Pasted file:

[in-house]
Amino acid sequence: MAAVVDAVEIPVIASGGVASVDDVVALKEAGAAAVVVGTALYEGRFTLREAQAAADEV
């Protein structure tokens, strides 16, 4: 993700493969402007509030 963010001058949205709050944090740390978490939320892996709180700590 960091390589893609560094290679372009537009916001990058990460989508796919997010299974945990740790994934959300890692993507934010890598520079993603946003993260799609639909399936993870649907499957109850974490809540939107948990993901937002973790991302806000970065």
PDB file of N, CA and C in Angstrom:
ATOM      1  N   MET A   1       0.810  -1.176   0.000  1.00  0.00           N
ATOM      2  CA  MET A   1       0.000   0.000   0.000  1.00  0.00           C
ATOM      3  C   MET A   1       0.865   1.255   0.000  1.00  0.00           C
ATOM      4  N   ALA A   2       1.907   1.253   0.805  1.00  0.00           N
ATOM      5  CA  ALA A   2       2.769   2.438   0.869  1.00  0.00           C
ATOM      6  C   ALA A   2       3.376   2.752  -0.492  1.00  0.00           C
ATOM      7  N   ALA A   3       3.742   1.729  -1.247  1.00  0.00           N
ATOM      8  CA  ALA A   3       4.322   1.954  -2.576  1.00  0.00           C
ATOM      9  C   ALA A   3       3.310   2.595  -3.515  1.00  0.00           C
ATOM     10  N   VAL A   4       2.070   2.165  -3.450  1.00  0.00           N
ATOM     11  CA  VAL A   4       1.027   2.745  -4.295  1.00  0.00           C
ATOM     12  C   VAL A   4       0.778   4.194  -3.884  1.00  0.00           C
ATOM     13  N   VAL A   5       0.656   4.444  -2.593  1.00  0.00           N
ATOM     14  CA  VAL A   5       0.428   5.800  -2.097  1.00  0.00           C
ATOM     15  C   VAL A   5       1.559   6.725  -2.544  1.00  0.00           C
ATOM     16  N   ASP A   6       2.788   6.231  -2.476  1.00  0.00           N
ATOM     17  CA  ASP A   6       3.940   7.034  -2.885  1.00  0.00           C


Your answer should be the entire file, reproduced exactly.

[in-house]
Amino acid sequence: MAAVVDAVEIPVIASGGVASVDDVVALKEAGAAAVVVGTALYEGRFTLREAQAAADEV
């Protein structure tokens, strides 16, 4: 993700493969402007509030 963010001058949205709050944090740390978490939320892996709180700590 960091390589893609560094290679372009537009916001990058990460989508796919997010299974945990740790994934959300890692993507934010890598520079993603946003993260799609639909399936993870649907499957109850974490809540939107948990993901937002973790991302806000970065």
PDB file of N, CA and C in Angstrom:
ATOM      1  N   MET A   1       0.810  -1.176   0.000  1.00  0.00           N
ATOM      2  CA  MET A   1       0.000   0.000   0.000  1.00  0.00           C
ATOM      3  C   MET A   1       0.865   1.255   0.000  1.00  0.00           C
ATOM      4  N   ALA A   2       1.907   1.253   0.805  1.00  0.00           N
ATOM      5  CA  ALA A   2       2.769   2.438   0.869  1.00  0.00           C
ATOM      6  C   ALA A   2       3.376   2.752  -0.492  1.00  0.00           C
ATOM      7  N   ALA A   3       3.742   1.729  -1.247  1.00  0.00           N
ATOM      8  CA  ALA A   3       4.322   1.954  -2.576  1.00  0.00           C
ATOM      9  C   ALA A   3       3.310   2.595  -3.515  1.00  0.00           C
ATOM     10  N   VAL A   4       2.070   2.165  -3.450  1.00  0.00           N
ATOM     11  CA  VAL A   4       1.027   2.745  -4.295  1.00  0.00           C
ATOM     12  C   VAL A   4       0.778   4.194  -3.884  1.00  0.00           C
ATOM     13  N   VAL A   5       0.656   4.444  -2.593  1.00  0.00           N
ATOM     14  CA  VAL A   5       0.428   5.800  -2.097  1.00  0.00           C
ATOM     15  C   VAL A   5       1.559   6.725  -2.544  1.00  0.00           C
ATOM     16  N   ASP A   6       2.788   6.231  -2.476  1.00  0.00           N
ATOM     17  CA  ASP A   6       3.940   7.034  -2.885  1.00  0.00           C